Commissioner Safir subsequently told Lieutenant Adams -- who heads 100 Blacks -- that he had been the subject of an 11-month investigation stemming from ultimately unsubstantiated allegations that he had dealings with a convicted felon. He denied the existence of a separate probe of the organization.

While Lieutenant Adams said he welcomed the support of the police union president, he added, "I believe that Pat Lynch's actions should not be praised; he just did his job." The PBA, he said, had a responsibility to defend its African-American members, and if they were subjected to IAB surveillance, "that is a union issue."

In high-profile crises for the NYPD - from the Louima case to the shooting of Mr. Diallo - the PBA and the black police organization have been on opposite sides of the fence.

The PBA's continuing campaign to defend former Police Officer Charles Schwarz, after his conviction in connection with the stationhouse torture of Abner Louima, drew particularly sharp condemnation from 100 Blacks in Law Enforcement.

"We strongly disagreed on Schwarz," said Lieutenant Adams. "To the extent the PBA embraces anyone convicted in a court of law, it stands to financially and morally bankrupt the union. They should aggressively take a position to disassociate themselves from someone who has tarnished the shield - the Livotis, Volpes and Schwarzes."

On other issues, however, 100 Blacks and the PBA have quietly worked together. These have included the defense of Ms. Walton and the effort to defeat the so-called Police Discipline Bill, giving the Police Commissioner the authority to impose stiffer suspensions and fines as well as demotions against cops found guilty of administrative misconduct.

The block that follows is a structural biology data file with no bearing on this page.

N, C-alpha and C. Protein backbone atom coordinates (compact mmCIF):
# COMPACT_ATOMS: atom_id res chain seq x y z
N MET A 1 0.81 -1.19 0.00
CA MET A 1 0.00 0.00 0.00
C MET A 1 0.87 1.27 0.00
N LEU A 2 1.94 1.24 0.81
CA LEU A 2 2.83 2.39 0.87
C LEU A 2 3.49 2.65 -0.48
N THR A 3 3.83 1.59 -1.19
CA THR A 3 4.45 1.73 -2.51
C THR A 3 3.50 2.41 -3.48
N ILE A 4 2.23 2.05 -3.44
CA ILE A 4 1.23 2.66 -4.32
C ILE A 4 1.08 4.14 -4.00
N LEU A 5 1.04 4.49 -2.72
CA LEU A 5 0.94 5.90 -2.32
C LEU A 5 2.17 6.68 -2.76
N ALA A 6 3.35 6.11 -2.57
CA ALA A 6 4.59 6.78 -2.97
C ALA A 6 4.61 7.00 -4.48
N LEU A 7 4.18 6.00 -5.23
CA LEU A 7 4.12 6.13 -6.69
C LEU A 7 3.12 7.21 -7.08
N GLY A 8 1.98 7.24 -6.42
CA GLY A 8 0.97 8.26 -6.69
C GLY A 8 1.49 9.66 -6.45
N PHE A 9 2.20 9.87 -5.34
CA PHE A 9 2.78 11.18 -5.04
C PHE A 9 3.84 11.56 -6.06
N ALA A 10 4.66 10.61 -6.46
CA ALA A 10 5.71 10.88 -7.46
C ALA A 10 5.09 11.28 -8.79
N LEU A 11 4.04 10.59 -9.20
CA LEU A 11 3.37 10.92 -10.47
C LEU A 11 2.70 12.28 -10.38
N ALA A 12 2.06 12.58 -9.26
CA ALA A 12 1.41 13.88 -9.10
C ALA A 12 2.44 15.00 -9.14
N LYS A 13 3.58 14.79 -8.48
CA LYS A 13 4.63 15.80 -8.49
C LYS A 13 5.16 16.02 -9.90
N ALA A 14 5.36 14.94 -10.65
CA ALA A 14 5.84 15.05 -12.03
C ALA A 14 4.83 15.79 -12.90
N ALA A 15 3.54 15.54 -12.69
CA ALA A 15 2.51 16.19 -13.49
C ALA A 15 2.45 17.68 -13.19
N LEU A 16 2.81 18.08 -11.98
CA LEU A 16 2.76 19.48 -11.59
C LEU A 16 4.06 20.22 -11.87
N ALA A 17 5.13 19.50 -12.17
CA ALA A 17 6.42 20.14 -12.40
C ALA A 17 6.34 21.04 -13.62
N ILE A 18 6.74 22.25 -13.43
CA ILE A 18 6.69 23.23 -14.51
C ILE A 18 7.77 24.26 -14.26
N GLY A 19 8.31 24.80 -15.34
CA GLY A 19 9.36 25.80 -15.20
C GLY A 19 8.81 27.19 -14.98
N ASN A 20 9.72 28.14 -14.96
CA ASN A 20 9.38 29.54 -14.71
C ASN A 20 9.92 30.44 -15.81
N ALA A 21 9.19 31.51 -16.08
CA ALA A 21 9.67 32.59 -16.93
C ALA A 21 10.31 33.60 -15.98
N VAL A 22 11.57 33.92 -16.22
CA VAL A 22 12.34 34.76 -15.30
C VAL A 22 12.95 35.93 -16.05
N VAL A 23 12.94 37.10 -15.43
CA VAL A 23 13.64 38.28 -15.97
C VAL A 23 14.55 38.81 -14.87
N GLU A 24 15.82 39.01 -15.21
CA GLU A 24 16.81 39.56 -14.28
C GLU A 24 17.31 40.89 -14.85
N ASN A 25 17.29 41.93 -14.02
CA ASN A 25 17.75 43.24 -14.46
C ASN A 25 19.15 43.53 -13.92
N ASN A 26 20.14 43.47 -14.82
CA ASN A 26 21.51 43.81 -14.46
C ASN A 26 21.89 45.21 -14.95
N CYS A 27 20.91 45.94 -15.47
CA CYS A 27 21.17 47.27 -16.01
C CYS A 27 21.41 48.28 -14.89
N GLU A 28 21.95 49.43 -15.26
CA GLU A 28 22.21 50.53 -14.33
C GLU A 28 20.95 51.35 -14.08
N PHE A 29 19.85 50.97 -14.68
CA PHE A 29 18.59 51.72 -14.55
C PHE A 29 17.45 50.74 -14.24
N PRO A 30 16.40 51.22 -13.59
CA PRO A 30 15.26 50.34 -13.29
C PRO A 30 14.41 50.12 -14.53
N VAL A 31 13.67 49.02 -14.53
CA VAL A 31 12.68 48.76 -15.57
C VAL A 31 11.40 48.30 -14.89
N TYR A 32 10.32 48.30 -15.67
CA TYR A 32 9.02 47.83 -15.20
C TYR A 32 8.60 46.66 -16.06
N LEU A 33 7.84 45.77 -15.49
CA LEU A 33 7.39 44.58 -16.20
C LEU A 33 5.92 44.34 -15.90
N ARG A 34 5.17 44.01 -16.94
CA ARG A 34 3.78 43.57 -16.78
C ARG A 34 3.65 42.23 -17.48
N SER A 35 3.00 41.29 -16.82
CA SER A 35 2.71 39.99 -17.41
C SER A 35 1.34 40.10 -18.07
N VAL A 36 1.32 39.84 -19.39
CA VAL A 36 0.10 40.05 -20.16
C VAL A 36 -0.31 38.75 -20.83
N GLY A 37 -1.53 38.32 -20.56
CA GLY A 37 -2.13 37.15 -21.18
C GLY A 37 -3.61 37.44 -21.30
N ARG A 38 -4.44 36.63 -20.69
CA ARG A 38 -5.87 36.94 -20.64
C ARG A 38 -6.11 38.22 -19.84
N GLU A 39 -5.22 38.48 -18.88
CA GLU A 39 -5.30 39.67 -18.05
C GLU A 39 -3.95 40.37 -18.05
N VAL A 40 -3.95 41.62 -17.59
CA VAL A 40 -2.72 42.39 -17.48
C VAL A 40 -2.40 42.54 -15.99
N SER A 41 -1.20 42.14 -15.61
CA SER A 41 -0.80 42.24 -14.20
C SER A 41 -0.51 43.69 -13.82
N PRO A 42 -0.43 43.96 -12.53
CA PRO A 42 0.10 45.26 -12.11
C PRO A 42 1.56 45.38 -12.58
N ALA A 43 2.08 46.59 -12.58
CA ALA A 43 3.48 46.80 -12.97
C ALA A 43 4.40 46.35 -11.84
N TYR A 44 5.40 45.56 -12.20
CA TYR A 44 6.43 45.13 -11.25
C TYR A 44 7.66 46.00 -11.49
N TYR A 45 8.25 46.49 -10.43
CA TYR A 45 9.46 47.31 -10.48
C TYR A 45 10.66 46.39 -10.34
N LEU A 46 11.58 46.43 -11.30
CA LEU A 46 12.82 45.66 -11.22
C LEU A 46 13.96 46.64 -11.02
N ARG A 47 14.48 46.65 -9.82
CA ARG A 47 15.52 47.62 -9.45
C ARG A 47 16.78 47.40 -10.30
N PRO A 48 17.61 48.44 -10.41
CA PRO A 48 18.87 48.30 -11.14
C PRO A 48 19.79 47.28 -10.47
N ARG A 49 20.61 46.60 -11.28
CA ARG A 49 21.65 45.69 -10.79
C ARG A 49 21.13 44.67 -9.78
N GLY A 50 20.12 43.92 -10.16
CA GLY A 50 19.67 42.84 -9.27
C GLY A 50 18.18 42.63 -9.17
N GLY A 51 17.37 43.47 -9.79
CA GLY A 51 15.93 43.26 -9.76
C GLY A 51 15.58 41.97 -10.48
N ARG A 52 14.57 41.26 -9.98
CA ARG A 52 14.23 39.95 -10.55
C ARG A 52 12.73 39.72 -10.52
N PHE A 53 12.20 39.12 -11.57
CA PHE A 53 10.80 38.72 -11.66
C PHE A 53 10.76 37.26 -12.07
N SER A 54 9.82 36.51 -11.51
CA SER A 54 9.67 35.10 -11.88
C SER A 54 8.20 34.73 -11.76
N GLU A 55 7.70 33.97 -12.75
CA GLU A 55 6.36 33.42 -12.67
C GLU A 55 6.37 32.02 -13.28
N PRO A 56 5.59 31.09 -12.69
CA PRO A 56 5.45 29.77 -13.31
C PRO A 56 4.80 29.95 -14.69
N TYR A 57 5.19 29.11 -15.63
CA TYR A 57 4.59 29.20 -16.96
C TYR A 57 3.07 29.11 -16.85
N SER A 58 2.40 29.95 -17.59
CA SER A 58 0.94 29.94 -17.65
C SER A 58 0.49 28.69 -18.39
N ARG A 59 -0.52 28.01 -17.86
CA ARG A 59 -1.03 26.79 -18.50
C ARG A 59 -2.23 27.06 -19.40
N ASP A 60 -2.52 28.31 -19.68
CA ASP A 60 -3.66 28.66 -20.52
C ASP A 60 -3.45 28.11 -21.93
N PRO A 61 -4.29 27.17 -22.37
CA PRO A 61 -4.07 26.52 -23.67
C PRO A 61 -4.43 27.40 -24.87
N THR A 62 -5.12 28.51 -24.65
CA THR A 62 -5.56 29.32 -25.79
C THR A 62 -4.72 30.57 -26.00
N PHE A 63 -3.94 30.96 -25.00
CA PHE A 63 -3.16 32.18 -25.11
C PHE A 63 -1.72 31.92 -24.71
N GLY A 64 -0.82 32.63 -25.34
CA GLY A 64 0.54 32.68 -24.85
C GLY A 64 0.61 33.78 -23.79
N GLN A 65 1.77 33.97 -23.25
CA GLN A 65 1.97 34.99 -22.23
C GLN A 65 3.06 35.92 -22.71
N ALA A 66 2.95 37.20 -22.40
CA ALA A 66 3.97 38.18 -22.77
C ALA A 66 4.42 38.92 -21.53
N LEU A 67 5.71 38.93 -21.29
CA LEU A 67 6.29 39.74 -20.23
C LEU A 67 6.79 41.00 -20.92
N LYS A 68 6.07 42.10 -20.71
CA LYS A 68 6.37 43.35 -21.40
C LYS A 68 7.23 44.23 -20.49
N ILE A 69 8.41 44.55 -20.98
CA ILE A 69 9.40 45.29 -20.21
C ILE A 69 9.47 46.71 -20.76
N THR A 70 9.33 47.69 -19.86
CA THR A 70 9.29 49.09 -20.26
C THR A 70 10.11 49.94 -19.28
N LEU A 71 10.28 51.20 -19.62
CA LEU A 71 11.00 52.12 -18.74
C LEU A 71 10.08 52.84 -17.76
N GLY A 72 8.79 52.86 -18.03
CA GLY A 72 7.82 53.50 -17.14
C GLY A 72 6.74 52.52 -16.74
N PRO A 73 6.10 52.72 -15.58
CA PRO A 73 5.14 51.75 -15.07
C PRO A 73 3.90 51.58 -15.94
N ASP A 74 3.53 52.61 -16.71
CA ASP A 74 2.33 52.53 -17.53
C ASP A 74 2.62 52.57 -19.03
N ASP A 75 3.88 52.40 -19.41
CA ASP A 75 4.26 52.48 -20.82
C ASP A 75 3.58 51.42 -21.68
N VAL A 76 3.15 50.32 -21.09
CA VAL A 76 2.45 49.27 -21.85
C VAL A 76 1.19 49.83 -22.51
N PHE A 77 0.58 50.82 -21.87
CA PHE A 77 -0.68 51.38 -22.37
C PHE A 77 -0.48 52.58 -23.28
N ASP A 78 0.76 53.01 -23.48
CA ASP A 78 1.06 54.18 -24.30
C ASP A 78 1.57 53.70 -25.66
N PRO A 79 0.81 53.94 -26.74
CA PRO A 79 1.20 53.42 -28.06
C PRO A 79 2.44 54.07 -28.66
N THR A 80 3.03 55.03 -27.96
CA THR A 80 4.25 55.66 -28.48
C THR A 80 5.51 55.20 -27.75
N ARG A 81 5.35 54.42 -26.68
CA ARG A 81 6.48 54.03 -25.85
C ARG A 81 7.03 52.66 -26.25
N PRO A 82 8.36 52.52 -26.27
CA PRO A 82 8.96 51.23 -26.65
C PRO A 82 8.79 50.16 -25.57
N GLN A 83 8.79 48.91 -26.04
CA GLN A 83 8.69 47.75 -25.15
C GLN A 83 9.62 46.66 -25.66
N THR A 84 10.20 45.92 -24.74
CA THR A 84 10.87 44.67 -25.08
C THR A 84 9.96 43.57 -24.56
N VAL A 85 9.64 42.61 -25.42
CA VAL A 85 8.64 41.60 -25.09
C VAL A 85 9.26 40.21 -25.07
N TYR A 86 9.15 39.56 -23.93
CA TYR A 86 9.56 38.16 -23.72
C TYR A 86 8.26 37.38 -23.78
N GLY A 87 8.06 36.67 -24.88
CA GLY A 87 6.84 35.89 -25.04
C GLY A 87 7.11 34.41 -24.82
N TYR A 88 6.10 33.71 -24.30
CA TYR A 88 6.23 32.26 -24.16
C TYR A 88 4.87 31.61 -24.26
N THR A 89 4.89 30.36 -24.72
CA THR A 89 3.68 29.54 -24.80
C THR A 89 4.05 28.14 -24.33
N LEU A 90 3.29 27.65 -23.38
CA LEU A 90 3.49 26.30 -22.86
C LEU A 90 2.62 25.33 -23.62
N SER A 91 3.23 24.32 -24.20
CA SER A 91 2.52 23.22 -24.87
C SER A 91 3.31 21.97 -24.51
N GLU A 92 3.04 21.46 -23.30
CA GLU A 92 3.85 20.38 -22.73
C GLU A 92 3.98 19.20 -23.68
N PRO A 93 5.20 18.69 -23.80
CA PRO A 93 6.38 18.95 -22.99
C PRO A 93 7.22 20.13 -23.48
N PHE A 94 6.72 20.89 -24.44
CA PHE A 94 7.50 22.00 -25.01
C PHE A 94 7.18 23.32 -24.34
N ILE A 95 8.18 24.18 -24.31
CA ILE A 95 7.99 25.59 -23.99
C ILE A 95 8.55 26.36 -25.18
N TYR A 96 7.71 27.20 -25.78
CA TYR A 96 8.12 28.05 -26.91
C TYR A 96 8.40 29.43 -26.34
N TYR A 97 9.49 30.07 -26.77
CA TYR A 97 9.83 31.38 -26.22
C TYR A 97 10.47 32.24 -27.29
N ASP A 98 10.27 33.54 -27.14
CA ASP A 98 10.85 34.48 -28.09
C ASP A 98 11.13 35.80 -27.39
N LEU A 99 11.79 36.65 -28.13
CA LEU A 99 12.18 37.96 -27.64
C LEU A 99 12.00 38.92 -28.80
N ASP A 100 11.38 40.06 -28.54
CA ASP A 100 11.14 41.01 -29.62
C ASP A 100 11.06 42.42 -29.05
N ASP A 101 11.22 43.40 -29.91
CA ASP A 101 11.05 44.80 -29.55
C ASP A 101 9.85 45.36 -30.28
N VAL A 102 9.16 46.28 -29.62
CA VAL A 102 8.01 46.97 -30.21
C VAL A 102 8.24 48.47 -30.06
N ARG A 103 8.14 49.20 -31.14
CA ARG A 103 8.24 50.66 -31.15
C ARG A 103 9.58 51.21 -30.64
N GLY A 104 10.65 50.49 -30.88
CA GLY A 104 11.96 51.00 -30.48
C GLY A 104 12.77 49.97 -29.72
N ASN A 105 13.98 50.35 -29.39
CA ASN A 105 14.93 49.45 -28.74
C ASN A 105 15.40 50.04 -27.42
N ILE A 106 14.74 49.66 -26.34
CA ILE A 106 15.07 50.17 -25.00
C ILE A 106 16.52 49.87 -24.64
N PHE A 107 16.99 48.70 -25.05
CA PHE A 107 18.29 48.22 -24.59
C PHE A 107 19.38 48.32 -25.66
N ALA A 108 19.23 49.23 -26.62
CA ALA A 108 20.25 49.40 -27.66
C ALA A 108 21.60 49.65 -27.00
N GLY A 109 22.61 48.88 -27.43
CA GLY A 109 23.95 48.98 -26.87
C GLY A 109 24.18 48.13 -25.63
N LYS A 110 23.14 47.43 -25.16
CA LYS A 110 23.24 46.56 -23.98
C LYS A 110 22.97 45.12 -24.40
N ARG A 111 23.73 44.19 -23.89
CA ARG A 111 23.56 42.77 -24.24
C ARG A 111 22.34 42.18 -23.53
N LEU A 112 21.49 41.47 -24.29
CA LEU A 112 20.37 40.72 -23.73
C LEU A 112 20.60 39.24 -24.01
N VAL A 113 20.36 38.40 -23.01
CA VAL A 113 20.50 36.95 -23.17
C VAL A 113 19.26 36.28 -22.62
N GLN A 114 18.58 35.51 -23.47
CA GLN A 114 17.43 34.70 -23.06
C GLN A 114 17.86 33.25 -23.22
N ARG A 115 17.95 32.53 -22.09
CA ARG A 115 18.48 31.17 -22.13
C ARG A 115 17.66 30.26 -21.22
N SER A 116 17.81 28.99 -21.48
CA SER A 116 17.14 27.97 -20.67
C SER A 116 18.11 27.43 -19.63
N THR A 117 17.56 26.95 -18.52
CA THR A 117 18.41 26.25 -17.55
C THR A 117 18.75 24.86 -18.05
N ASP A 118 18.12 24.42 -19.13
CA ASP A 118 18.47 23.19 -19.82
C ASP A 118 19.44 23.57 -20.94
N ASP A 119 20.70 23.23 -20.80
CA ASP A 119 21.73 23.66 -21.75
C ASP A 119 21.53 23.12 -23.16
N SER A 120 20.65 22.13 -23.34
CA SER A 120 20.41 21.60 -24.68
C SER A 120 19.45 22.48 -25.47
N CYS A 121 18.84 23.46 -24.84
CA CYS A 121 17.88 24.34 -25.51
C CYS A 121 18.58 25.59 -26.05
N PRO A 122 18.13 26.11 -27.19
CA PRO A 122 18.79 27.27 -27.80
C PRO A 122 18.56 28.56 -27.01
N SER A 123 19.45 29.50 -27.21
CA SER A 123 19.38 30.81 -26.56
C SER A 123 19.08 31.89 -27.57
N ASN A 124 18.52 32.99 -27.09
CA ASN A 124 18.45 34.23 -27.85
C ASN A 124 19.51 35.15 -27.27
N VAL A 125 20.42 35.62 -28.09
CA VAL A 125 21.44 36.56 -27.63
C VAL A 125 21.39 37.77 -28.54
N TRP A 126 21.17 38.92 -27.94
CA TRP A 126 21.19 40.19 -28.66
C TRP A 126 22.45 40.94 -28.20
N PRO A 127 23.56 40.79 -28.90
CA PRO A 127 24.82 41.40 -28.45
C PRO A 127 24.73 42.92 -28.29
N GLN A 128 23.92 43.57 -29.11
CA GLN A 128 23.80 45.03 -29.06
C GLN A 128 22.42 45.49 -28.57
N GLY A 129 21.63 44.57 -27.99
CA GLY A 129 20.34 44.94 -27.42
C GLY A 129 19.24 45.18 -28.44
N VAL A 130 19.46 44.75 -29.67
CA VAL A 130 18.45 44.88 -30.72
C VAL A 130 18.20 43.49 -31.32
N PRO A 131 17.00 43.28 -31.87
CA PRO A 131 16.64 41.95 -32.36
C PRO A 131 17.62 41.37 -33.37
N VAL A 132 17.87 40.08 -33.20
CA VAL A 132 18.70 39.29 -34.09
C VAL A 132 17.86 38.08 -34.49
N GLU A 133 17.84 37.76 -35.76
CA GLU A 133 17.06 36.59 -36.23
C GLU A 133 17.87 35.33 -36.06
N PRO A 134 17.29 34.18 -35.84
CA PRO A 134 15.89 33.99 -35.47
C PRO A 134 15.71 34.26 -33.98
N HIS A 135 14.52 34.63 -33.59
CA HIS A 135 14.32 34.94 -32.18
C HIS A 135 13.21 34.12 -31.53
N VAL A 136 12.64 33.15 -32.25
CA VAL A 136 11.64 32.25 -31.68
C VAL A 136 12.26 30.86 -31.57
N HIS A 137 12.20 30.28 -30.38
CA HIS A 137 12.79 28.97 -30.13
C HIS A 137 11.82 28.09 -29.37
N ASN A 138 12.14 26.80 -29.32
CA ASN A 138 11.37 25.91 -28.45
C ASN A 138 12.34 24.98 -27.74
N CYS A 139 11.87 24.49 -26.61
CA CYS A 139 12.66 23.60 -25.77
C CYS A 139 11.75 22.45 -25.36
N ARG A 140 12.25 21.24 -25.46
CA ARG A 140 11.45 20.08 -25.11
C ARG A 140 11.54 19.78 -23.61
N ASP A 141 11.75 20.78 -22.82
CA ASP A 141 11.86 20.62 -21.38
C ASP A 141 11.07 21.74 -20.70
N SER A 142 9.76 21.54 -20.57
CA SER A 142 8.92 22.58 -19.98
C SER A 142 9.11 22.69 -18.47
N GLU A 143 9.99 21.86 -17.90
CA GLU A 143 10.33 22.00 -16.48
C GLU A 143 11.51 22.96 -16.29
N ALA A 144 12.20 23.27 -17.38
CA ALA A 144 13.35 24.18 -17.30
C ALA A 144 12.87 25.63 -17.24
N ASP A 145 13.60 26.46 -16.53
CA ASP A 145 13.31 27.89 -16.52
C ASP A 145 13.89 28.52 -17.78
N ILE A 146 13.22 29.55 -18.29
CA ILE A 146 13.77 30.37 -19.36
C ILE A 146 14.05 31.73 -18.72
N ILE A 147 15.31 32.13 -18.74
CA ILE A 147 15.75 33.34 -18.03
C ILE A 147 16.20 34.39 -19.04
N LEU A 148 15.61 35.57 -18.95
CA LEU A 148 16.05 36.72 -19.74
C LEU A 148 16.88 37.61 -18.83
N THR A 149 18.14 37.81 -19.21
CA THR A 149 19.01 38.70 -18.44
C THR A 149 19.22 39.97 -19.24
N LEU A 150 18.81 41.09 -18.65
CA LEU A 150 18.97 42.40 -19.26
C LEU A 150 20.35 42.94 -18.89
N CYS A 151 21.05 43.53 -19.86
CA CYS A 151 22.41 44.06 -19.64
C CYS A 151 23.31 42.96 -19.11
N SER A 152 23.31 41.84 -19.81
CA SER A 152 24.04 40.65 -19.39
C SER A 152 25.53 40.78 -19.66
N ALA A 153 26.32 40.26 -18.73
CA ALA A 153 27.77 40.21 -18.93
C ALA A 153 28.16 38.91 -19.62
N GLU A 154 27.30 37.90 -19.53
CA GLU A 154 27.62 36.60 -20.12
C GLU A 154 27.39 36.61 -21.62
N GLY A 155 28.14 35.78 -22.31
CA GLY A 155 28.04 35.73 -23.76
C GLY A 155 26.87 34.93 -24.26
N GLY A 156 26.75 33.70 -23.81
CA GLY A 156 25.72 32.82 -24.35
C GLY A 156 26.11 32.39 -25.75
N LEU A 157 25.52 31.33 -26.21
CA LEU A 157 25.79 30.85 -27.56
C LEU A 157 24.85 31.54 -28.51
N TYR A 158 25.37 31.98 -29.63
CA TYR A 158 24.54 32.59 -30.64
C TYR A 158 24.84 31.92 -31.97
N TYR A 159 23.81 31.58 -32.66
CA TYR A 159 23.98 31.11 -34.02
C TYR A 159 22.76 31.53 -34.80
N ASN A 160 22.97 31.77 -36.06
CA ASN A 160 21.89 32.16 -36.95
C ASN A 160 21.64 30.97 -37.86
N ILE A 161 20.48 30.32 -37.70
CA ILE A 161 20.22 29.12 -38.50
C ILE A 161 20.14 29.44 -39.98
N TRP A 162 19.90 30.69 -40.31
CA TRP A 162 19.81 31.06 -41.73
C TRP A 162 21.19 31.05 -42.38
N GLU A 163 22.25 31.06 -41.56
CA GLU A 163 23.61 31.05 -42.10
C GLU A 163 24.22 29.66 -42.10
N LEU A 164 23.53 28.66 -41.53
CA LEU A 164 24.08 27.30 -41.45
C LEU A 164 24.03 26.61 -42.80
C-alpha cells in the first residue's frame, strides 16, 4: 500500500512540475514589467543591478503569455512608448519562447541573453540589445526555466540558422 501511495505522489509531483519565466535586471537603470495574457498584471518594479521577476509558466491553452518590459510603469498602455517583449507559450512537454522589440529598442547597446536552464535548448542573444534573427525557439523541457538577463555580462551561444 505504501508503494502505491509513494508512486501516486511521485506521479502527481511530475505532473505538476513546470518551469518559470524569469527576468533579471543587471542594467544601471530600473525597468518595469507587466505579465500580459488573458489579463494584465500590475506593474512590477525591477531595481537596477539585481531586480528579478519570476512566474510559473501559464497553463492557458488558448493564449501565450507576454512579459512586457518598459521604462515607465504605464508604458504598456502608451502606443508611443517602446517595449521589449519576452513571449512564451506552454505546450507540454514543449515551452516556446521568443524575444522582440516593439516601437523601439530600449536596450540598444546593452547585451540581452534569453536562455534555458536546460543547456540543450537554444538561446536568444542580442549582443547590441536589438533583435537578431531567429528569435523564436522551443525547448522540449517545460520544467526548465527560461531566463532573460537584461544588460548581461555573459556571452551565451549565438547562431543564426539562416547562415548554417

City Council testimony in which Lieutenant. Adams and others warned that increased penalties would fall disproportionately upon minority officers plays a significant role in swaying Council Members who might have otherwise supported the legislation, police union officials have acknowledged.

Past Selectivity Cited

"Too often the PBA has not been as vociferous in dealing with issues that pertain particularly to African-American officers," said Lieutenant Adams, referring to what he characterized as discriminatory treatment in terms of promotions, assignments and discipline.

The new PBA leadership, he said, "is attempting to correct some of the ways of previous administrations." In last year's union election, he added, black and Hispanic cops voted heavily for Mr. Lynch's slate.

Lieutenant Adams said he believes the discrepancy between Chief King's sworn testimony and Commissioner Safir's claims alone warrants an outside investigation.

"If the CIA has to go in front of the Senate Intelligence Committee and report on its activities, who does IAB Group 1 (the elite investigations unit) report to, outside of the Police Commissioner?" he asked. "How do we know that they have not conducted similar investigations against people like Al Sharpton, Calvin Butts or the people carrying signs that the Mayor doesn't like?